Is the Corn Managed Money Betting the Wrong Way?
Since the beginning of the year, managed money (funds) went from net long 75,000 contracts of corn futures to a record-short position of 257,965 (reported in the March 15 Commodity Futures Trading Commission Commitment of Traders report.)
This is a significant turnover of contracts and the largest short position since 2006. The turnover in position may have been the catalyst that contributed to a $0.25 setback in futures.
As prices started their drop, they likely were adding short positions, which further pressed prices lower. In essence, they continued to sell, adding pressure and creating an environment with a lack of waiting buyers. With funds now so short and prices near contract lows, the opportunity to own at a time of year when prices usually do not trend downward could be an opportunity for both buyer and producer.
Let’s start with end users. Buyers have an opportunity to secure inventory at what is currently a much lower price than most analysts were anticipating for this time of year.
All uncertainty with producing this year’s crop are in front of the market. Inventories are tighter than a year ago, and a potentially late spring due to wet and cool weather are fundamental factors supporting price recovery.
Speculative money has a tendency to trade trends, and when technical indicators pointed weaker, aggressive selling pushed prices downward.
End users need to recognize that managed money can change direction rapidly. A comparable net short position occurred in early March 2016, when funds were short nearly 230,000 contracts. It did not take long for fund managers to make an about-face, reverse short positions, and go net long (buy) over 250,000 contracts by June.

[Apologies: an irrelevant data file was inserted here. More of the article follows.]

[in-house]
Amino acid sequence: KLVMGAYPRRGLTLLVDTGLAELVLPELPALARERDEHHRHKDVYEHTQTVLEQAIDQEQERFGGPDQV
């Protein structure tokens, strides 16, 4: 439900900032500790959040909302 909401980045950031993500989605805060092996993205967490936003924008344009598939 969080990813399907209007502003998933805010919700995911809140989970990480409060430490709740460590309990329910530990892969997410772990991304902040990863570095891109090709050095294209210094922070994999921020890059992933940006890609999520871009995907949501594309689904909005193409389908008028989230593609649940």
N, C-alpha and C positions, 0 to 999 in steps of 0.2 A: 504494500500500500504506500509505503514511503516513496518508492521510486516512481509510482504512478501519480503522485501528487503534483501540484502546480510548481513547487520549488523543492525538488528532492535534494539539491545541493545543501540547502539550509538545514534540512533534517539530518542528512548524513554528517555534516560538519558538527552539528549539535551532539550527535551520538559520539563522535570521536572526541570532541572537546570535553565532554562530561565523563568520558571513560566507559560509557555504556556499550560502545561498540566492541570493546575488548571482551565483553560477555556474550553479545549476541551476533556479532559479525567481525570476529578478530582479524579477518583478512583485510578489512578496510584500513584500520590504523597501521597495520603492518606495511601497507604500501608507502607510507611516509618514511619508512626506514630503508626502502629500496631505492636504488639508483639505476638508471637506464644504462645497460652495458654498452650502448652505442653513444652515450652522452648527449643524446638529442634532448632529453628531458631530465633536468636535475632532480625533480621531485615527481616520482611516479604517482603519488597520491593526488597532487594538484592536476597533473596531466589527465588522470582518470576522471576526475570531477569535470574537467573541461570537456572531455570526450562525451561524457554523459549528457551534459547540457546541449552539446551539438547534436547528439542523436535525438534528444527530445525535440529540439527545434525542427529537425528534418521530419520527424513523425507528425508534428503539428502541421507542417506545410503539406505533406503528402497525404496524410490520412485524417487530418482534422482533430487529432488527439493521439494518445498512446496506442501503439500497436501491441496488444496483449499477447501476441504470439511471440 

My point is to secure inventory when prices are weak.
From a producer’s perspective, with funds significantly short at this time of year, it is a time to hold off on sales and prepare for a price recovery. While there is no guarantee funds will move out of their short positions or that prices will rally, there is no strong economic incentive to be a seller at current price levels. Be patient.
A rule of thumb is to sell old crop when prices recover 10% to 15% off of their harvest low. On May futures, this would equate to a range between $4.00 and $4.18. On new crop (December futures), this would equate to a range between $4.21 and $4.40.
The key, however, is to recognize if it is a short-covering rally only. (That is, funds exiting short positions and not buying new.) In a short-covering rally, prices could run out of steam very quickly once positions are exited. The key to taking advantage of such a rally is to have target points in place. When the market rallies, orders are triggered without question. Sell cash grain into strength.
For corn you expect to grow in the year ahead, be proactive in buying call options. Call options are less expensive when prices are dropping and can be the catalyst to disciplined selling.
As prices recover, the temptation to hold off on sales increases. This temptation usually comes from the media that provides reasons for prices to continue to recover. Avoid the temptation. Have targets in place and allow orders to get filled. These disciplined sales are now covered with calls so that, if prices continue upward, you have retained ownership.
When analyzing a market, there are many variables that can come into play. It’s said that timing is everything. The market does not move on the calendar.
Knowing where managed money is positioned can be a good guide, or tool, to utilize in your analytical toolbox. Choose the right tool for the right time. While there is no guarantee that prices will rally, there are a number of indicators suggesting that a rally could be on the horizon.
This author’s opinion is that managed funds have bet the wrong way and are far too short.